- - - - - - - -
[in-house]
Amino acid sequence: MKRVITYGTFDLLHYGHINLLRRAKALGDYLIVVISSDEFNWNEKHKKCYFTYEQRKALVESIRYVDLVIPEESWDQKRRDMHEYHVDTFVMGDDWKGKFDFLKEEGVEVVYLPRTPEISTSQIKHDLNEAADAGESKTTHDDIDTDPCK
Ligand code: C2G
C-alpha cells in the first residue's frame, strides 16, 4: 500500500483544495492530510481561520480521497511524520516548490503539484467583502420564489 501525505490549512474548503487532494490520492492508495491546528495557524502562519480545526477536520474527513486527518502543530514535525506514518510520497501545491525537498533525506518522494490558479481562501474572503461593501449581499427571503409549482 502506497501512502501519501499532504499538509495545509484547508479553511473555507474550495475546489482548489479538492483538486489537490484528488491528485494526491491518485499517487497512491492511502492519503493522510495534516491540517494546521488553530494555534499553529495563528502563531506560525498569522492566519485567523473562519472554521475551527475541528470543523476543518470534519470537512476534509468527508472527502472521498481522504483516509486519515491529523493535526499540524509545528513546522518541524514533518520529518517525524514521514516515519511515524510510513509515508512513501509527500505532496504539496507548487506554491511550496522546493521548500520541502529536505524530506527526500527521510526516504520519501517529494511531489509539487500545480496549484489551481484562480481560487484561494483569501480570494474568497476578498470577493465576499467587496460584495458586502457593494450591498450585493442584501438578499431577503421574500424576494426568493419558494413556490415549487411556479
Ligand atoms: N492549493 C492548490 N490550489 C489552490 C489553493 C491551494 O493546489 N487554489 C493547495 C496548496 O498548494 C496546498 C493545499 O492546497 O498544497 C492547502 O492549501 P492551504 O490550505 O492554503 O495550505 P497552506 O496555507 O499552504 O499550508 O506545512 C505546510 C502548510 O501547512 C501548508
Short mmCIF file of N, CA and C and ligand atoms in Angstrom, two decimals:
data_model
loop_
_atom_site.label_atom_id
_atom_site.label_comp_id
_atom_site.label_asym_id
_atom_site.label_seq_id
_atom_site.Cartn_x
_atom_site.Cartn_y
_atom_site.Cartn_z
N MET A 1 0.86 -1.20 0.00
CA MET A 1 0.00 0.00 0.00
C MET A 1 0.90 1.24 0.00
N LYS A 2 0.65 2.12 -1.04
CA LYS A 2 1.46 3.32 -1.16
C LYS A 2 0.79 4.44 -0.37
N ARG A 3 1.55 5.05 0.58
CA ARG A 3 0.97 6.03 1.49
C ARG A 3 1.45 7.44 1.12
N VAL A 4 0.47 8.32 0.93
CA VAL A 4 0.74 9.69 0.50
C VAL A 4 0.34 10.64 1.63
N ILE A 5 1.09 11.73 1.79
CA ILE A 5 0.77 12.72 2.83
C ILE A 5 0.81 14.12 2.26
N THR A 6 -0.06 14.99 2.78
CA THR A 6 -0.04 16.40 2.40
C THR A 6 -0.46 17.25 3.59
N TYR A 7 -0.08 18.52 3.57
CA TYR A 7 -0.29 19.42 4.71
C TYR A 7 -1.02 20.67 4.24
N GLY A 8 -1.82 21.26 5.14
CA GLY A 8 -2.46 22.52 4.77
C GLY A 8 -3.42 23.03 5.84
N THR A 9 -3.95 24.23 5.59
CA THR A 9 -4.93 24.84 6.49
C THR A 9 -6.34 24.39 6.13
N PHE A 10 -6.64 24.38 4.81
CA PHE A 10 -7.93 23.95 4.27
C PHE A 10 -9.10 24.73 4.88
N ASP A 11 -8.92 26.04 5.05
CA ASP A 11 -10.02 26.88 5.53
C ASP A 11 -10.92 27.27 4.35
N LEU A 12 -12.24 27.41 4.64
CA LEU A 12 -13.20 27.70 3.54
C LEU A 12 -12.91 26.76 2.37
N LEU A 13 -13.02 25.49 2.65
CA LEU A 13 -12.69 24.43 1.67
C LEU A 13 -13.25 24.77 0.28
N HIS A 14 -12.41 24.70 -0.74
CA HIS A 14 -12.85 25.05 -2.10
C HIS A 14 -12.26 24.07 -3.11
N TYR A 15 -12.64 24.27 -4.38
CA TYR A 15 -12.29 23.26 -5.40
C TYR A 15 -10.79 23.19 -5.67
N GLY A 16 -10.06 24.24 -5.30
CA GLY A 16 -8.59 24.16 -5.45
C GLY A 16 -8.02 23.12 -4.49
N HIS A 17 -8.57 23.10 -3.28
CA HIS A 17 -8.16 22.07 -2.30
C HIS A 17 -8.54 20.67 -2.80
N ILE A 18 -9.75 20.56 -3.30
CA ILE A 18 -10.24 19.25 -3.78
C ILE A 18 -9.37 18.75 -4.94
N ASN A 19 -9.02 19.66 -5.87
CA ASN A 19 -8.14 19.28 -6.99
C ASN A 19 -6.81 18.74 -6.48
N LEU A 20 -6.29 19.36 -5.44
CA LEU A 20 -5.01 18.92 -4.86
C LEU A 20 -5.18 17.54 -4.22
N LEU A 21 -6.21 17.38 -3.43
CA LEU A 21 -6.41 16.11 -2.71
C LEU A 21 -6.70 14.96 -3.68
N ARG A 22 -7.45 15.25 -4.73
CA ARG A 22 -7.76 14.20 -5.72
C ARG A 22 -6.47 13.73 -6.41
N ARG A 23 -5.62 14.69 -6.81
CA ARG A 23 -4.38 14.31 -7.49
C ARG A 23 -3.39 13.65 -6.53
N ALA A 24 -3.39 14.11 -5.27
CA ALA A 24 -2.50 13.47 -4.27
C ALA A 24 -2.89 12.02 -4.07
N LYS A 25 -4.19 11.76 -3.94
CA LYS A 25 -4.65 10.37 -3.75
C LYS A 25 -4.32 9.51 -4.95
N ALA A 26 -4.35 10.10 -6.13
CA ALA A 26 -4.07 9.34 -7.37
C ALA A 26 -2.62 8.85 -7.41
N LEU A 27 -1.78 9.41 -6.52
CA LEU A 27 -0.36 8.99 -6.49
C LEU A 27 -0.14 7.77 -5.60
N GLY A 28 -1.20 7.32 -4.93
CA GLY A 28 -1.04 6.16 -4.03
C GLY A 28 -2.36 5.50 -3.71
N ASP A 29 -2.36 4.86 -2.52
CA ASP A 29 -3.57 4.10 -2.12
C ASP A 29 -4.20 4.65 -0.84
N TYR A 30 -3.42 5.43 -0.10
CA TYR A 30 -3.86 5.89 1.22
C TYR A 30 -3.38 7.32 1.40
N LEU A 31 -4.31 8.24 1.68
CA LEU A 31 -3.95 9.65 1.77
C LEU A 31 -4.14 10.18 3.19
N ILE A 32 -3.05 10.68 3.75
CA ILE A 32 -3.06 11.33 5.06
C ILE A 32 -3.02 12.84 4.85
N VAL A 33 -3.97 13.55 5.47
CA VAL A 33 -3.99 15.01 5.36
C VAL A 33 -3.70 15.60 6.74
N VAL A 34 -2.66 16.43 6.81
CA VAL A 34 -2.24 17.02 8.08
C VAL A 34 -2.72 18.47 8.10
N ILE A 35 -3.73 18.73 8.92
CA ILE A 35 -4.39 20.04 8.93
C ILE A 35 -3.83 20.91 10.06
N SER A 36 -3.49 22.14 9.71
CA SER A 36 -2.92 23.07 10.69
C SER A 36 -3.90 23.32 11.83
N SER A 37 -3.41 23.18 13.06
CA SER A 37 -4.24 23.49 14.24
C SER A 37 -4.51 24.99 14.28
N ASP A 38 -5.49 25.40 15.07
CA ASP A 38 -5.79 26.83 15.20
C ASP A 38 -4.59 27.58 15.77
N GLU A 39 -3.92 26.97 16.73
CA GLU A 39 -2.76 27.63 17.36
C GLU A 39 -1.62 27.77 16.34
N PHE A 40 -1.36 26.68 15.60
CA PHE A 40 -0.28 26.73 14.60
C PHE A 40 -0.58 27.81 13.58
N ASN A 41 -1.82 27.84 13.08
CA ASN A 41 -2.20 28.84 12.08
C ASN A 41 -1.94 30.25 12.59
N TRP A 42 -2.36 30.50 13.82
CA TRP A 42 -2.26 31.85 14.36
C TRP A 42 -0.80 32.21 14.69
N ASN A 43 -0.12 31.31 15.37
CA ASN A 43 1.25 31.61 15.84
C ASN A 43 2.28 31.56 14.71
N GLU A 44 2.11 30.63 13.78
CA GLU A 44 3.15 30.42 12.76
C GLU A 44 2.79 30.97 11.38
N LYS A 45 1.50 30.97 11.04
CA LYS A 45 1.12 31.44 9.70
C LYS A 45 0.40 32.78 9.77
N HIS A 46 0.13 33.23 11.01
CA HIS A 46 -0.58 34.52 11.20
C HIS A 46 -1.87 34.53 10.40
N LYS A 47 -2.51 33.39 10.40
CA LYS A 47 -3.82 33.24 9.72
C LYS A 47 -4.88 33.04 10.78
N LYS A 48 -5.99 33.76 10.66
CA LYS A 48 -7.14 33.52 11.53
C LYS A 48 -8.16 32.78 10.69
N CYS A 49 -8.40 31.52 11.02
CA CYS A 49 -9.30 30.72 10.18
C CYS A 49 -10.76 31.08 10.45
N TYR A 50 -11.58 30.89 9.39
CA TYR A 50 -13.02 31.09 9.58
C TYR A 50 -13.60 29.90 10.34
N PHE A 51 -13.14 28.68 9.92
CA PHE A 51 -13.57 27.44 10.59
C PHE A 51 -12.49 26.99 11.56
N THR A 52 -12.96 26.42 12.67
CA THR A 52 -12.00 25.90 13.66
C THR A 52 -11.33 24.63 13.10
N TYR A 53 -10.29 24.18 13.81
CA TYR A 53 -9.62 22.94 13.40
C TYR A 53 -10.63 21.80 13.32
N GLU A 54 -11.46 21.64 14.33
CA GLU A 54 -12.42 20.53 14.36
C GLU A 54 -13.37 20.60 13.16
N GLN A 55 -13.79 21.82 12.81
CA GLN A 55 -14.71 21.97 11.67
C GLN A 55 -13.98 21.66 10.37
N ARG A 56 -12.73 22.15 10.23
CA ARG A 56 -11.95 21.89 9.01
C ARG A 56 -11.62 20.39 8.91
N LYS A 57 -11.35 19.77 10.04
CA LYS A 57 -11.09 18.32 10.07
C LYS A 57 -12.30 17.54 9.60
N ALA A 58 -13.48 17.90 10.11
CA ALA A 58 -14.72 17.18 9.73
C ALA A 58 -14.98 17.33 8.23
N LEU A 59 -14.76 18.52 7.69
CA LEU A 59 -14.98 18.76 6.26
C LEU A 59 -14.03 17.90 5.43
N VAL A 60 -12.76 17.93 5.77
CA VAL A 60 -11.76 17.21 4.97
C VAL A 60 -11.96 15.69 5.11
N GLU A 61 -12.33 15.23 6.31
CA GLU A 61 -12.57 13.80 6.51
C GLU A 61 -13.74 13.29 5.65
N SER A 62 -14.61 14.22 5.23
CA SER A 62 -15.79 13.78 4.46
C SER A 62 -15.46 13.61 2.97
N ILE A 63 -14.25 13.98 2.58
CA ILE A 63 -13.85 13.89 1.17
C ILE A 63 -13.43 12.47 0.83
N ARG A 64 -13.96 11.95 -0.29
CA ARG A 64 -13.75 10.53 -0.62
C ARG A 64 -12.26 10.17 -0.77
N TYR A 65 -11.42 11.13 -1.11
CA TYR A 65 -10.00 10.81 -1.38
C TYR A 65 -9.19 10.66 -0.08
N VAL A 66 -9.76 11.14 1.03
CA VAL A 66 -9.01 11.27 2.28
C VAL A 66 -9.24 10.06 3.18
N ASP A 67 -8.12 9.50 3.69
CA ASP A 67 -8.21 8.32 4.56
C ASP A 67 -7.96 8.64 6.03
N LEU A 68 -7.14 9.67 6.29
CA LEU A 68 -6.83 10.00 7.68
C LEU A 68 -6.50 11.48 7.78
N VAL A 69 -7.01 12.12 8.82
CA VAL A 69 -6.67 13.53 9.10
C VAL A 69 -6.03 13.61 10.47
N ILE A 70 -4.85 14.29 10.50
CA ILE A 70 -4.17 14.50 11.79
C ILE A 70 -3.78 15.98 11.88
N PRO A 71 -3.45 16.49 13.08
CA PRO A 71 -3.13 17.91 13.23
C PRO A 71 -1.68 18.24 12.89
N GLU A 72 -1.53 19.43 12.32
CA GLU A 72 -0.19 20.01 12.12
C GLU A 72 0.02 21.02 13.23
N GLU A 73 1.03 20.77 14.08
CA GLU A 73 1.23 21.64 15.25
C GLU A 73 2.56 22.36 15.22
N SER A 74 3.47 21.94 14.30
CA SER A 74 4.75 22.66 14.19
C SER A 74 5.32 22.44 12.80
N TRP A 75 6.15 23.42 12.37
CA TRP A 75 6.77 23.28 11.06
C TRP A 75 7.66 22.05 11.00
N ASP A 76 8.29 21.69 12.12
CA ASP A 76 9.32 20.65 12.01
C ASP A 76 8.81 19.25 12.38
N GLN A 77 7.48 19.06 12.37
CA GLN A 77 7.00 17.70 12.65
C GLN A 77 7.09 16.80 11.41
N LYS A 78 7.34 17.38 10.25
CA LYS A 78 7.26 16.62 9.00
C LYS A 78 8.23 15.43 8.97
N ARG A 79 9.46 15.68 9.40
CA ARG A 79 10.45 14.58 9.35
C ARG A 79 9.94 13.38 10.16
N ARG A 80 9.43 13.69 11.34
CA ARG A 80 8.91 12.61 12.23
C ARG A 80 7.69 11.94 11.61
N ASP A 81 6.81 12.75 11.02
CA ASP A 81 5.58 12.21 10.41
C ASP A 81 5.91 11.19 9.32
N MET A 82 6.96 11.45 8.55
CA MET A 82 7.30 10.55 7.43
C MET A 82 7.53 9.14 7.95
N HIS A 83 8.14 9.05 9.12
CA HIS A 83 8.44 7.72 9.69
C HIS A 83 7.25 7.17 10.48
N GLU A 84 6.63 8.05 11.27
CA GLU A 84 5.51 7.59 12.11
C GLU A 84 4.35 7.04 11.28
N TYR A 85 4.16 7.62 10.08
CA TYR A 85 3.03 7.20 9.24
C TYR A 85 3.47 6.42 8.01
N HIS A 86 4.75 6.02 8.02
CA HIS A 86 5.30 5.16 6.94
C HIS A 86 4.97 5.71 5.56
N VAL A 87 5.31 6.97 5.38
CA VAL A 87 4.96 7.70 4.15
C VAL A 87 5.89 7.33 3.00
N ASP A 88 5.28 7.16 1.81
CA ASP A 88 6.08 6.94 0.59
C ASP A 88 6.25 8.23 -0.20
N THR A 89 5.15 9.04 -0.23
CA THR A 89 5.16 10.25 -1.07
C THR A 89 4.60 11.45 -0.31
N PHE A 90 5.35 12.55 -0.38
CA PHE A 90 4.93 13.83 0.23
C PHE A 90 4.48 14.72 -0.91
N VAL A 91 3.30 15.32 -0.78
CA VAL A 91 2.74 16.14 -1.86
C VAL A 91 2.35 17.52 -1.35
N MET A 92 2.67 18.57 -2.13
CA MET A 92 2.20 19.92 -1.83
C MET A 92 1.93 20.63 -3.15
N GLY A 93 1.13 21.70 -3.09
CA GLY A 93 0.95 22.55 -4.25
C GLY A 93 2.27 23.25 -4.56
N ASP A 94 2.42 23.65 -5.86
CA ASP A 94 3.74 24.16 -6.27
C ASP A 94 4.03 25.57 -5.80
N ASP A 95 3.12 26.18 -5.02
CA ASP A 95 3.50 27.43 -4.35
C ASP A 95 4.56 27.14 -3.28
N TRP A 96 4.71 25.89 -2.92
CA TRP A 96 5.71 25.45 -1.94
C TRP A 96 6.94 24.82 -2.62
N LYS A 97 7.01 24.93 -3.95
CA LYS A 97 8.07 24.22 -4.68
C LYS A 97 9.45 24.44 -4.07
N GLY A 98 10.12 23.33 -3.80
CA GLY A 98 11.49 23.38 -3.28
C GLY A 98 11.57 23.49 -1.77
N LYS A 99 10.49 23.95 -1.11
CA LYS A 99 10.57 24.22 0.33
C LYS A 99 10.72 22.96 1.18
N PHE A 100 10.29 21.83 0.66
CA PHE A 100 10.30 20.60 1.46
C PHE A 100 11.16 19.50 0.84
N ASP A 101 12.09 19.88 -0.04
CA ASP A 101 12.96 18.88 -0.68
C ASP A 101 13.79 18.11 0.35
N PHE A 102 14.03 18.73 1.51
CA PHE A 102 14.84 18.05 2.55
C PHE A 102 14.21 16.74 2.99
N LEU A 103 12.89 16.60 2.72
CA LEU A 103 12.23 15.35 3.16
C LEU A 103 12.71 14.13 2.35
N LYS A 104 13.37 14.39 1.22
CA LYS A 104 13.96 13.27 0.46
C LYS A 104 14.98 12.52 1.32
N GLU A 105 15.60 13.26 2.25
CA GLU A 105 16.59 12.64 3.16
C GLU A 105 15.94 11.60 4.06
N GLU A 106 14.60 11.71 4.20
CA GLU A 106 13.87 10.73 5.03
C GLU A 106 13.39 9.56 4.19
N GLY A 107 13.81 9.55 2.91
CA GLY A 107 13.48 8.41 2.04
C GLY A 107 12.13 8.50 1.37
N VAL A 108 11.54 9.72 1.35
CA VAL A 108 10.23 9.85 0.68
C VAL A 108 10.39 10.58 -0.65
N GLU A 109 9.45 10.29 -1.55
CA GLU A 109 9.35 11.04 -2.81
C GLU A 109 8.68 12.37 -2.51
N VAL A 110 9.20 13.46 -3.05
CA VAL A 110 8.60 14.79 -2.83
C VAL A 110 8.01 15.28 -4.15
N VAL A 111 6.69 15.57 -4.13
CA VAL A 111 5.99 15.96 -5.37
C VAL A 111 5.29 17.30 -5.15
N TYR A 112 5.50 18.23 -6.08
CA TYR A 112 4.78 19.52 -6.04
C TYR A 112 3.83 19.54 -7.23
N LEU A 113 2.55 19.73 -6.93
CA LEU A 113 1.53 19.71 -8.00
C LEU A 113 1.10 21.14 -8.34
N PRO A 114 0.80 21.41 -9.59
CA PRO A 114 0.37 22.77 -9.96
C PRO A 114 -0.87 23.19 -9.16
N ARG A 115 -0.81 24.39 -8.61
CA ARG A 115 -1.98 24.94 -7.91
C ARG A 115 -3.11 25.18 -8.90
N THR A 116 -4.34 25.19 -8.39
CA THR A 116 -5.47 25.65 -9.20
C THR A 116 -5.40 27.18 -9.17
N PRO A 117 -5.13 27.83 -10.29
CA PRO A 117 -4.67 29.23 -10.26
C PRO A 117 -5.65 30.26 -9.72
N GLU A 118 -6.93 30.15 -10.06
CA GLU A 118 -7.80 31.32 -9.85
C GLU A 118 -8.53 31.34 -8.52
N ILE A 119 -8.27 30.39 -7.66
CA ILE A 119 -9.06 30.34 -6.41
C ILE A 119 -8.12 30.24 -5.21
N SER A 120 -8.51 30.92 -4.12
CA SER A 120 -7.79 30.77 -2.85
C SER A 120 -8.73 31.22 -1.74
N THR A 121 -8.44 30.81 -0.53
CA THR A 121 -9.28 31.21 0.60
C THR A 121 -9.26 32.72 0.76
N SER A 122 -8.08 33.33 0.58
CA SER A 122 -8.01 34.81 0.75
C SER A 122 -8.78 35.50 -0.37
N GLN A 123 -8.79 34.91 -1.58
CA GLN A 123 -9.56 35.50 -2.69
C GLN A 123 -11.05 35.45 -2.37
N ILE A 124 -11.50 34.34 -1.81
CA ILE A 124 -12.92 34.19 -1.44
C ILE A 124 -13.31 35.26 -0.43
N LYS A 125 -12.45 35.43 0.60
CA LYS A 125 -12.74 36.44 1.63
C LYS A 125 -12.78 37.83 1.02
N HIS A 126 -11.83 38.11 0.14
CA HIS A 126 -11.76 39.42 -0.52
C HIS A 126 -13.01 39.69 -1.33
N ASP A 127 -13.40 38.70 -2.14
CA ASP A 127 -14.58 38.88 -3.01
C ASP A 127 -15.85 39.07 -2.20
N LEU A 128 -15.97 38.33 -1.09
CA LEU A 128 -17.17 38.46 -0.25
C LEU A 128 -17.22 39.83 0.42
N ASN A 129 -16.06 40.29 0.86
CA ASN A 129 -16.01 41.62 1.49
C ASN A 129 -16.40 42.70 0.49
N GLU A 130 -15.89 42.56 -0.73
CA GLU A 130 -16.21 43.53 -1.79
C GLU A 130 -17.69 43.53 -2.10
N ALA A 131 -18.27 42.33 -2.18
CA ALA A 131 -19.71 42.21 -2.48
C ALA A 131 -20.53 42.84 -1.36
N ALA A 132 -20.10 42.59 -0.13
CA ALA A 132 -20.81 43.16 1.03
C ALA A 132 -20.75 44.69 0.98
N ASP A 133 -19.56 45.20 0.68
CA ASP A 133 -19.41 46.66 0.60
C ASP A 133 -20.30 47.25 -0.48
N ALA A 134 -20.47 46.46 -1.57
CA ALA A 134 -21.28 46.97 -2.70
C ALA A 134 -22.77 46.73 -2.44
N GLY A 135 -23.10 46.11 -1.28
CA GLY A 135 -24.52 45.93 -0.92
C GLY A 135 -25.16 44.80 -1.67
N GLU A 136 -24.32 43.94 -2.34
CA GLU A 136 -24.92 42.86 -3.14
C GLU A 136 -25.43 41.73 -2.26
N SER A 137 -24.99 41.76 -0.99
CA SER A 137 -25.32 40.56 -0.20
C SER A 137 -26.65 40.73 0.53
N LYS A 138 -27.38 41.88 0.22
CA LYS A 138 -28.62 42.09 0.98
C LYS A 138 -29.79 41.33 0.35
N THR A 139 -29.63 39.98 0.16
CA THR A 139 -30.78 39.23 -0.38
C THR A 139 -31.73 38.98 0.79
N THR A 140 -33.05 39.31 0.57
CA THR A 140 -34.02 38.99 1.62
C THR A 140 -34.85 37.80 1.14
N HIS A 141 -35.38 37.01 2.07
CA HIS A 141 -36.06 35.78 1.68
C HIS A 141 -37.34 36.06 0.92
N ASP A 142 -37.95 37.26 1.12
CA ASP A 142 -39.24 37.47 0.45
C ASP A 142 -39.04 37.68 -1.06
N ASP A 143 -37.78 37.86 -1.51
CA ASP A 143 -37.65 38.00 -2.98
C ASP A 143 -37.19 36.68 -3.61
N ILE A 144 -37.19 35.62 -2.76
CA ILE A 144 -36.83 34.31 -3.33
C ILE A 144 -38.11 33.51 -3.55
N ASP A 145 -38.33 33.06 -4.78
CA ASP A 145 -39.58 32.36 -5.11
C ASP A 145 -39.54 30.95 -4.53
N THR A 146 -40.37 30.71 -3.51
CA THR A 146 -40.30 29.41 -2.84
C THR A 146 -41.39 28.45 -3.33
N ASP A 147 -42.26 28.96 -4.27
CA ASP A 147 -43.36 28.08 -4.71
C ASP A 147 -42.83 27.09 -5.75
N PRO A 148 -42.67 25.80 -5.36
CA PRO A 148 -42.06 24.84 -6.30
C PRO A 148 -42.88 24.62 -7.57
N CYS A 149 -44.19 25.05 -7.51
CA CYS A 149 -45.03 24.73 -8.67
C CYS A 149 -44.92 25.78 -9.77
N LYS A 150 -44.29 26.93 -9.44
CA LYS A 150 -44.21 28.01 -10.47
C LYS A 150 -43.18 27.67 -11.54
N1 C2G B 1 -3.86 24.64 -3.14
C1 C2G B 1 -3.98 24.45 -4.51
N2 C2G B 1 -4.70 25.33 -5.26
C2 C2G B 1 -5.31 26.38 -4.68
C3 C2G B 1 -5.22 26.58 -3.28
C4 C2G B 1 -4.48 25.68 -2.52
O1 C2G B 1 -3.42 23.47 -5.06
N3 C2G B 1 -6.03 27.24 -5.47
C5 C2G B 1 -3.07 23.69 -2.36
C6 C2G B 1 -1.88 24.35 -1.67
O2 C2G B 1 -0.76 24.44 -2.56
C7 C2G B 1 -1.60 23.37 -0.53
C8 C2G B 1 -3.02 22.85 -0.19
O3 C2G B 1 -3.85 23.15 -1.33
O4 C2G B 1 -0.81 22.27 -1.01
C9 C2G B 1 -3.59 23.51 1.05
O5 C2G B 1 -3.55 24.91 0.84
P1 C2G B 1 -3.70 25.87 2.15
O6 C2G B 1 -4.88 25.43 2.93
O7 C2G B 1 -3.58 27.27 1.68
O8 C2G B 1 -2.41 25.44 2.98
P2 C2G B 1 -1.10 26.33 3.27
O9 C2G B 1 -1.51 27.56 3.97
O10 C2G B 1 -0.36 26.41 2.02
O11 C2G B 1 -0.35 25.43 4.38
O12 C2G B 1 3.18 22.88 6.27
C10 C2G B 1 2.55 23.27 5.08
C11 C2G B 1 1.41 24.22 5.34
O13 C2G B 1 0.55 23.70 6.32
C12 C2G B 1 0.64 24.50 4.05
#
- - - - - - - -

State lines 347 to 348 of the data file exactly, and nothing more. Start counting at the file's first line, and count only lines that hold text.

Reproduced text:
CA VAL A 111 5.99 15.96 -5.37
C VAL A 111 5.29 17.30 -5.15